If you have been in the real estate business, you may have come across homeowners who do not use agents to sell their homes. Though such properties are not too common, some people assume that for-sale by owner (FSBO) deals may have some issues. They think that the seller may not be serious or they may not be willing to negotiate, but these assumptions may be incorrect. The prices of such deals can still be flexible especially if the seller has sold a house without a real estate agent before.
Purchasing such property is somehow similar to buying any other home that has a real estate agent. It only differs in that in this case; someone must take the responsibilities of the missing agent. You should hire a buyer’s agent even if the seller does not have their own agent. The seller will still have to pay your agent; therefore, you don’t have to worry about an additional fee on your side.
Most buyer’s agents are not excited in working on FSBO deals because they know that it means they have to take up more responsibilities that they would have if the seller hired their own agent. Your agent has to do work from both parties. Ensure that you get one to help you with the entire process. As you consider buying the home, you should begin with drafting a purchase contract. Get a real estate attorney to confirm that your rights are protected during the transaction and represent you legally.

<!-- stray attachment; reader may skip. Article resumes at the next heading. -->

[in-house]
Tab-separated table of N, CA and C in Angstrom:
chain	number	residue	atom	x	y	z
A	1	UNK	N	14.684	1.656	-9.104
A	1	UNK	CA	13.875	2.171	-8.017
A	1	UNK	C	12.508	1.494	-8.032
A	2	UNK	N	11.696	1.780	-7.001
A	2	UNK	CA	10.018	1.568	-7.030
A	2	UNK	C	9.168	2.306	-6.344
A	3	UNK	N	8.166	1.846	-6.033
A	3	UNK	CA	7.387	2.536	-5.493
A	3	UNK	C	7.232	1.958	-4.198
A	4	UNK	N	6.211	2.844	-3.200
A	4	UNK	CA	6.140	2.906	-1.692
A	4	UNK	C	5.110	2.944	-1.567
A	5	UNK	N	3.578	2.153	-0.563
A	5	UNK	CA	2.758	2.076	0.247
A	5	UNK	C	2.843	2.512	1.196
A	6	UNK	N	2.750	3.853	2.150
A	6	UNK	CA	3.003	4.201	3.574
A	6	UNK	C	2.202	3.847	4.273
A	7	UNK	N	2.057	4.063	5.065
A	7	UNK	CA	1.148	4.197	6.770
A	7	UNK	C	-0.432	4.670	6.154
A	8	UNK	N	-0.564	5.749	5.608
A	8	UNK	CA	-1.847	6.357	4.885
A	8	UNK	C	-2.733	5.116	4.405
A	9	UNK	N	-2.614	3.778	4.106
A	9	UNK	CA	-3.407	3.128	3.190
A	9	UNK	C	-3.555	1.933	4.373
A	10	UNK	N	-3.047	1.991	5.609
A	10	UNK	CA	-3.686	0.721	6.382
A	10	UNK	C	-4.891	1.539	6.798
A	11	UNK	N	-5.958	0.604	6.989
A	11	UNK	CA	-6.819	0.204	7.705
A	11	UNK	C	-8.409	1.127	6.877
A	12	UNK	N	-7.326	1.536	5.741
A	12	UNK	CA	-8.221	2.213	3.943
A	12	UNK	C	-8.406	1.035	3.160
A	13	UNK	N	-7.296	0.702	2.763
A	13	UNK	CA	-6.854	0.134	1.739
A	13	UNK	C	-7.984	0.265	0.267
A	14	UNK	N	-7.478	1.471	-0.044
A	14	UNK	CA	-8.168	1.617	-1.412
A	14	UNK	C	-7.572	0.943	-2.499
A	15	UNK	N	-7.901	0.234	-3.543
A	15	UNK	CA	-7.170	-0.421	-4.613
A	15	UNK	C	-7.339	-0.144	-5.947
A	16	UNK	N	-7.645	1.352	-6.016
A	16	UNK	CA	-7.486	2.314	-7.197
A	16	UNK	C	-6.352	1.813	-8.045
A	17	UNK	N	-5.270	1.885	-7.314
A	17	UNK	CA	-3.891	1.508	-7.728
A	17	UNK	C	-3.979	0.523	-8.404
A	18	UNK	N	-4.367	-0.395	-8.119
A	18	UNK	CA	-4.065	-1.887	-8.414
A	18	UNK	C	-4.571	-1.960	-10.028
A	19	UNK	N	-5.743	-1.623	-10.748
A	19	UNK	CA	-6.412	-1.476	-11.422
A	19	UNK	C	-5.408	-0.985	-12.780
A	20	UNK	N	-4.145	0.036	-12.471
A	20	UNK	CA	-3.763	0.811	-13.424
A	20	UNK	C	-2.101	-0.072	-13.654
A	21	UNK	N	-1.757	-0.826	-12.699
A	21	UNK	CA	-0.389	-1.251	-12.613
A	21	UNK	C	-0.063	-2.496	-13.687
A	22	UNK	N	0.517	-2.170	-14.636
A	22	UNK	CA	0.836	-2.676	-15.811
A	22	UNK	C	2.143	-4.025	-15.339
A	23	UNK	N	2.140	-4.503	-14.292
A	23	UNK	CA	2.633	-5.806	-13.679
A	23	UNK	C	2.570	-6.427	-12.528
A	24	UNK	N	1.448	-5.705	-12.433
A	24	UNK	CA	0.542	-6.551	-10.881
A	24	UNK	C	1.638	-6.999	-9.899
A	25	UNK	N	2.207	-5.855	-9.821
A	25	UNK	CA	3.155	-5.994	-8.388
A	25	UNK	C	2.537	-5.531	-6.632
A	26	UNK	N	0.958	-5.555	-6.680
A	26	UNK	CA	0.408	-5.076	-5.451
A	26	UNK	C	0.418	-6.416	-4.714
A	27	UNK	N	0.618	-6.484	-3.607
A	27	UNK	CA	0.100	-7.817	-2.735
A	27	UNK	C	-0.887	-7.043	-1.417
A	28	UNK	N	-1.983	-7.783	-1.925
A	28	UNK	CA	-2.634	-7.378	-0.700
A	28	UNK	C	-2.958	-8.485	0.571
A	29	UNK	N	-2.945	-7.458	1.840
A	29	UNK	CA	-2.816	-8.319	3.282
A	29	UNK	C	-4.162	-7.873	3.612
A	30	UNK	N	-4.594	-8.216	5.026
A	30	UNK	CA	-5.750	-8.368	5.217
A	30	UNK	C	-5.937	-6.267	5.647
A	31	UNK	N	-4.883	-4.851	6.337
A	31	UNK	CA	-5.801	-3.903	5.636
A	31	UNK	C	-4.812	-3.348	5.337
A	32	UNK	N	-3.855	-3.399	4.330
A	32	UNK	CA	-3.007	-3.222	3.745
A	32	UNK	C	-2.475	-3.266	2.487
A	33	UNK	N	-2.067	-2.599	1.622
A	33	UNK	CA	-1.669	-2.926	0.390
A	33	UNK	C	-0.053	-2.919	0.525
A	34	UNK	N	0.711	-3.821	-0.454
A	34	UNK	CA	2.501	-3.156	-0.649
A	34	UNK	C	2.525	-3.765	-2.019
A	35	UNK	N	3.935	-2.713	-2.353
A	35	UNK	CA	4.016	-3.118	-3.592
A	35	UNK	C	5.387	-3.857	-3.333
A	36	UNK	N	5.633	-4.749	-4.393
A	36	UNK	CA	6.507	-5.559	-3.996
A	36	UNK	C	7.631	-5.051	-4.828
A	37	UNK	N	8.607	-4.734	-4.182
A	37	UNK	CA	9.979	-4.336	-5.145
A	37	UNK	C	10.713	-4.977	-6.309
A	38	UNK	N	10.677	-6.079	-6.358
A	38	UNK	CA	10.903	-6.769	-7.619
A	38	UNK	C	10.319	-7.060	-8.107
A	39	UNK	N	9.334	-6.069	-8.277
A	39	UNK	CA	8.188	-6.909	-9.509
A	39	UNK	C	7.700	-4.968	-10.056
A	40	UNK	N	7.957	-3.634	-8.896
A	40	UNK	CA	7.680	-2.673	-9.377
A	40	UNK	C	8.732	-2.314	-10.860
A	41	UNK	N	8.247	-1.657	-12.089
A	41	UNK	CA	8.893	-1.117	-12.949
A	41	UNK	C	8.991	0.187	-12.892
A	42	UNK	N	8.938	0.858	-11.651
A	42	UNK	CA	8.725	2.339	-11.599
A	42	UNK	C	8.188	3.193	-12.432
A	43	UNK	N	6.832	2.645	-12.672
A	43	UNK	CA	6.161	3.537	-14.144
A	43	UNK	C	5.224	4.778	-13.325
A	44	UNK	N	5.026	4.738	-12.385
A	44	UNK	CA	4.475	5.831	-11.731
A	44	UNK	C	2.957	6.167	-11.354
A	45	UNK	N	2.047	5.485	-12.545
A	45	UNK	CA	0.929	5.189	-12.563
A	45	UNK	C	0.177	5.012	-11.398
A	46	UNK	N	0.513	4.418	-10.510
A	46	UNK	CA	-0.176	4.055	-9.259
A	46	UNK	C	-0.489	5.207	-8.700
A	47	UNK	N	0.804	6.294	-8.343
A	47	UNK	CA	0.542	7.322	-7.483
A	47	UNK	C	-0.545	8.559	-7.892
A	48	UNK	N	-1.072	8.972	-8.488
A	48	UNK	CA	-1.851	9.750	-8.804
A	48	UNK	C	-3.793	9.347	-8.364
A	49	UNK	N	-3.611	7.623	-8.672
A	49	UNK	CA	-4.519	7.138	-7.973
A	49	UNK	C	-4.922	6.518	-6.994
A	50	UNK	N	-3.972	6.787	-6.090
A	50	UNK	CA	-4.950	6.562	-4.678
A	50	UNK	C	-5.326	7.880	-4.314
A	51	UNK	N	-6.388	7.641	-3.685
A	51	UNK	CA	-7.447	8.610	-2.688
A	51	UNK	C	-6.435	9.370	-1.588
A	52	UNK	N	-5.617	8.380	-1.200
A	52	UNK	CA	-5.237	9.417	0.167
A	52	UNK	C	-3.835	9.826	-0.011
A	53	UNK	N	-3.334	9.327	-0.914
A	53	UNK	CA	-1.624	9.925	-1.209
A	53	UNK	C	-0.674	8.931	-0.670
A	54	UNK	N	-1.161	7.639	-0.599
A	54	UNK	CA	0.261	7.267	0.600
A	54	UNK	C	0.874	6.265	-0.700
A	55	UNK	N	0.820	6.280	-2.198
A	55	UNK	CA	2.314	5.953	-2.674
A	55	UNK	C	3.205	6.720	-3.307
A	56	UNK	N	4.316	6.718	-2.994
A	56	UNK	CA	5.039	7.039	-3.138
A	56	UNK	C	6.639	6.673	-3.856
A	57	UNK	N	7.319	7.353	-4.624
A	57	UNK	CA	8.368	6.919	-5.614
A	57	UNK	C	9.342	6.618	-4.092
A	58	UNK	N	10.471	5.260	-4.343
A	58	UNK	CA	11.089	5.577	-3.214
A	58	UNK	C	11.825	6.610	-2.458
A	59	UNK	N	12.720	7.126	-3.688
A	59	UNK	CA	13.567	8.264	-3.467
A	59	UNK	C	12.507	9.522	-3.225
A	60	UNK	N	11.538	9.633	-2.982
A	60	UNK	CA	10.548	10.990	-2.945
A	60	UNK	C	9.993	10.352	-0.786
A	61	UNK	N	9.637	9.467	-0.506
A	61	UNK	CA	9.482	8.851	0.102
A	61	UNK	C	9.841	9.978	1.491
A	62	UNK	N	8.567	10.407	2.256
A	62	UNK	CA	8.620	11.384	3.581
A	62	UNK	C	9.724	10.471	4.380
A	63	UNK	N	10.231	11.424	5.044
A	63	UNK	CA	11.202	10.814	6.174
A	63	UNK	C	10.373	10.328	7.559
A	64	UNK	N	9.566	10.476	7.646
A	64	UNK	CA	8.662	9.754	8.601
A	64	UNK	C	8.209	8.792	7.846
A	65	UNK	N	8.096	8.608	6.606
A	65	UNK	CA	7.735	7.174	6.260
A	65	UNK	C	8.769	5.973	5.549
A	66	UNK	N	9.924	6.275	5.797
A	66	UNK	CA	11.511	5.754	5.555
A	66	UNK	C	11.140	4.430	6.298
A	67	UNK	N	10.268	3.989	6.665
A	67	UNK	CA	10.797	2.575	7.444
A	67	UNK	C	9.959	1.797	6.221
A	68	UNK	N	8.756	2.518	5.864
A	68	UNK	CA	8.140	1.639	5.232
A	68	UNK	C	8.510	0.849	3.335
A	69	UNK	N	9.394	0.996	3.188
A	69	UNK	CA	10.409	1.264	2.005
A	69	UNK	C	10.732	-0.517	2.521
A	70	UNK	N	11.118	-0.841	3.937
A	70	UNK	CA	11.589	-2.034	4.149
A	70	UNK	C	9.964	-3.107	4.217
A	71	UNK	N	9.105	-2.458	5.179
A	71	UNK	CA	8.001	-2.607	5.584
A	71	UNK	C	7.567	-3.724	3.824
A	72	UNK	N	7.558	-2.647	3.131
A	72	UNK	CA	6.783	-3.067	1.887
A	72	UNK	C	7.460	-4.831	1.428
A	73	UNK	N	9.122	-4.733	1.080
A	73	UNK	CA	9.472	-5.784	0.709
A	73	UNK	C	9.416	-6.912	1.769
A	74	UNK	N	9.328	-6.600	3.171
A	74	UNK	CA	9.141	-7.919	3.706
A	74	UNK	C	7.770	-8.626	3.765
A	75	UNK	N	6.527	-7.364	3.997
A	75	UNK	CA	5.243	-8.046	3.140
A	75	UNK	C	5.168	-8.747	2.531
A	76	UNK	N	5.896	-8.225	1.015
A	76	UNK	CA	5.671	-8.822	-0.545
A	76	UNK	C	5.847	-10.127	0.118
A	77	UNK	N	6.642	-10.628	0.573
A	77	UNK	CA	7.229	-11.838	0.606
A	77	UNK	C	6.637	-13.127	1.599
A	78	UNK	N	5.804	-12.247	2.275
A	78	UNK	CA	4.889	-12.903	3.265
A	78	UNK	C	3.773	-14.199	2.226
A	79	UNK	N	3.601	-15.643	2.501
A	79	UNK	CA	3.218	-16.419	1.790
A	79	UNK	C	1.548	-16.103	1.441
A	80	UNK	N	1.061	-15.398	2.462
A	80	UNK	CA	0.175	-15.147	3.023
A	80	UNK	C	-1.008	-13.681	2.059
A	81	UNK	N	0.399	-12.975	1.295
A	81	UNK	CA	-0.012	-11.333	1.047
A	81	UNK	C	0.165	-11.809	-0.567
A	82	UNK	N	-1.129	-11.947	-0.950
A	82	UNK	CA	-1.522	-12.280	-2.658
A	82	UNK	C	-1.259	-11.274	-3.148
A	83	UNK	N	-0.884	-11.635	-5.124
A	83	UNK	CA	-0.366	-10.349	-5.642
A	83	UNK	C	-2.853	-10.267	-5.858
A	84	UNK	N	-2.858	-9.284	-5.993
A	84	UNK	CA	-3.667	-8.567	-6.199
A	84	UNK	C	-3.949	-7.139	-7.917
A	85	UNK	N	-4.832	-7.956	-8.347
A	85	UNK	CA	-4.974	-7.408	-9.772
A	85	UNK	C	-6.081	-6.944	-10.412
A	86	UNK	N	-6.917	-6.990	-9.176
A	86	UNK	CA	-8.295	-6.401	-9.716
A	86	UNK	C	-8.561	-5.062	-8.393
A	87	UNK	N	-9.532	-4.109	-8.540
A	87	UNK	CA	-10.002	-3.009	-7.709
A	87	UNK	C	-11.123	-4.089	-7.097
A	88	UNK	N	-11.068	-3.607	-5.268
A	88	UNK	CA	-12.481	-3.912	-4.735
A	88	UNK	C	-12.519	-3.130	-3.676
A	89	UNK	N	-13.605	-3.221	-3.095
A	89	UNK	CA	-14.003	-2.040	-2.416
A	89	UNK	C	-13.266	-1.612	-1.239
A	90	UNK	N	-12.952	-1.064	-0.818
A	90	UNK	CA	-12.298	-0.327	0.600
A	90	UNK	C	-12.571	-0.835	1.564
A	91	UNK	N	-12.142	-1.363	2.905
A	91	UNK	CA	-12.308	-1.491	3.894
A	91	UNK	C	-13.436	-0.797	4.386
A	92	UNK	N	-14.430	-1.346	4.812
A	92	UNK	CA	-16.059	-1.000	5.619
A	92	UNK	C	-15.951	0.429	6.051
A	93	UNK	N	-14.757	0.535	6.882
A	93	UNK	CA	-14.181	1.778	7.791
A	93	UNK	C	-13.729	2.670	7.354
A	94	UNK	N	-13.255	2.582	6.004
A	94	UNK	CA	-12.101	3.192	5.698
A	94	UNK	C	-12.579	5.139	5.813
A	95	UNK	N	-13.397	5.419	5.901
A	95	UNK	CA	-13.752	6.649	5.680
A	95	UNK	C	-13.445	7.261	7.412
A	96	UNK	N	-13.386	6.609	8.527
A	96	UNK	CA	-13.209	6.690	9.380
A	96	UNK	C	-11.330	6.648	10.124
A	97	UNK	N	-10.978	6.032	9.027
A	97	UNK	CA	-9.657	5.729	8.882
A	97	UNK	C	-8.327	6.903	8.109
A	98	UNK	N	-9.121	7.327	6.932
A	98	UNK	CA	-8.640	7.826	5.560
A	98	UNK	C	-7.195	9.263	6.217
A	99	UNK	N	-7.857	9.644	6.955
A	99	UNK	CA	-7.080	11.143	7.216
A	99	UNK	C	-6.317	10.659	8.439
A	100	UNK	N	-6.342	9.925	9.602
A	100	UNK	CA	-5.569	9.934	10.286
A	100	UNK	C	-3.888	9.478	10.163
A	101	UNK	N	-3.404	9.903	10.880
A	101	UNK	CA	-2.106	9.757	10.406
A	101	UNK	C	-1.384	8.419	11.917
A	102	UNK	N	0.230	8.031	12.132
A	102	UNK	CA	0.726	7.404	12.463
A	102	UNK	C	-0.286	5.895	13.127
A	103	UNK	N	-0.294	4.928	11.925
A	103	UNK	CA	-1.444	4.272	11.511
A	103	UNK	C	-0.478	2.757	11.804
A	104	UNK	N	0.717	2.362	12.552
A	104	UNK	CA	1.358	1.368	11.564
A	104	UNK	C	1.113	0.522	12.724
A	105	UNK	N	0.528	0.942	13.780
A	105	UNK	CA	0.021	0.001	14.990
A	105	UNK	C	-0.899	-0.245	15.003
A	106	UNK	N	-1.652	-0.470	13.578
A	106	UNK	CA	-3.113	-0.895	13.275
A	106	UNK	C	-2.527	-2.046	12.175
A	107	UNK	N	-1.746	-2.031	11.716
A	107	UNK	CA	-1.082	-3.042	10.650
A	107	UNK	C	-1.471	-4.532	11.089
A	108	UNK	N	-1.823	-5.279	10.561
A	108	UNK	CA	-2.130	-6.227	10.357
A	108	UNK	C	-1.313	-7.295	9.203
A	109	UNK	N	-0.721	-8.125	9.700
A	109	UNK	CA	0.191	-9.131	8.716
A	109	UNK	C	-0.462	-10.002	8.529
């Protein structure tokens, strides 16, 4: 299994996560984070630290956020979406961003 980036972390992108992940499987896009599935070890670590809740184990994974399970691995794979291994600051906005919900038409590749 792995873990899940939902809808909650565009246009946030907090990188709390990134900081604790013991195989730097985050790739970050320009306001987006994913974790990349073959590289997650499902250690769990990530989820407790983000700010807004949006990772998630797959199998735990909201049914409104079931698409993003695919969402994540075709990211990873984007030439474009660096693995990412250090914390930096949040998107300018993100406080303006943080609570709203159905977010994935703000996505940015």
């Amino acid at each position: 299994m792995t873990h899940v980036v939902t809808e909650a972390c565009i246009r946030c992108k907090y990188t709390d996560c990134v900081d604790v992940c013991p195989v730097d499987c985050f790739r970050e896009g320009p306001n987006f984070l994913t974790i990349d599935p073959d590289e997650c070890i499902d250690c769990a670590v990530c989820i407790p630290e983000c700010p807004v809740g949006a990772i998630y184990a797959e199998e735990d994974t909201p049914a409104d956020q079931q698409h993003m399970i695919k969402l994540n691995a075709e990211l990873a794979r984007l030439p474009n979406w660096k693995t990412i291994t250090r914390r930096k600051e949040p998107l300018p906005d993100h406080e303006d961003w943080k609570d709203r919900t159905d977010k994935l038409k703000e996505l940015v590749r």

A real estate attorney can come up with the relevant documents at a reasonable cost. Purchase contracts are also available online, therefore, download them and fill them correctly if you don’t hire a professional. As you handle the documents on your own, remember to offer a lower price than the listed price. Do not start high because the negotiations cannot go down. Ensure that you check the comparables around the area as you prepare yourself for the negotiations.
Though both parties are looking forward to closing the deal, you should always have a way out of the deal if you are not satisfied with the terms or find defects on the property. Get a third party to hold your earnest money on your behalf to avoid giving it to the seller. You should also agree on who should pay for specific fees. Someone has to pay for the transfer taxes, title fees or even escrow fees.
Be specific on when you need to take possession of the property. Though most sellers give possession to the buyer during the closing day, it is not a must. The seller may need some time to relocate from the property. Therefore it is good to specify the date of possession.
Do not forget to buy title insurance. You would pay less in buying insurance compared to the costs you would incur to dispute easements. Just like selling a house using a real estate agent, FSBOs follow the same laws. The seller has to reveal all the information regarding the property and provide federal disclosures.